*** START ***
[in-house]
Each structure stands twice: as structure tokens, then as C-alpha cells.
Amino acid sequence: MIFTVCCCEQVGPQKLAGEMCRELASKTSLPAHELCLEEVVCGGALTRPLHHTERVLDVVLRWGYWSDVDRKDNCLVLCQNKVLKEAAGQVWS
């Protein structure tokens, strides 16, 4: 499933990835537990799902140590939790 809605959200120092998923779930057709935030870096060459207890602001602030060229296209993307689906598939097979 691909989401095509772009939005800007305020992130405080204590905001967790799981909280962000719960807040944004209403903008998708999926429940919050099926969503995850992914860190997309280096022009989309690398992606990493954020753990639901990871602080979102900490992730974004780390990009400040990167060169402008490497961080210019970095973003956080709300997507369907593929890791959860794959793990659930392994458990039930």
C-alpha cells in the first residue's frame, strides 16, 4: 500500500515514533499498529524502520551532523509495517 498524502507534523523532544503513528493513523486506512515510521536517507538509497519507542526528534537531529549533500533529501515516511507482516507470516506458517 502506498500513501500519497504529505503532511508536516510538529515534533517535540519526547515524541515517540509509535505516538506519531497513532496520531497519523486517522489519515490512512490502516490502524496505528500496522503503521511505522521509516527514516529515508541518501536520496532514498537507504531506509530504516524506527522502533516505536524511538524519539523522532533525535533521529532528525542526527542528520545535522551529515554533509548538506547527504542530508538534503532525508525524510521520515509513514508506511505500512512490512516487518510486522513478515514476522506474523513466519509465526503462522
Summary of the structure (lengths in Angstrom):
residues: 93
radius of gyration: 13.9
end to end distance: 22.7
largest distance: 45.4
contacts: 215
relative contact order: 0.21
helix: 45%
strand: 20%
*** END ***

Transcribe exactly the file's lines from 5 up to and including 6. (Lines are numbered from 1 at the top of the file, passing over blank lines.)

C-alpha cells in the first residue's frame, strides 16, 4: 500500500515514533499498529524502520551532523509495517 498524502507534523523532544503513528493513523486506512515510521536517507538509497519507542526528534537531529549533500533529501515516511507482516507470516506458517 502506498500513501500519497504529505503532511508536516510538529515534533517535540519526547515524541515517540509509535505516538506519531497513532496520531497519523486517522489519515490512512490502516490502524496505528500496522503503521511505522521509516527514516529515508541518501536520496532514498537507504531506509530504516524506527522502533516505536524511538524519539523522532533525535533521529532528525542526527542528520545535522551529515554533509548538506547527504542530508538534503532525508525524510521520515509513514508506511505500512512490512516487518510486522513478515514476522506474523513466519509465526503462522
Summary of the structure (lengths in Angstrom):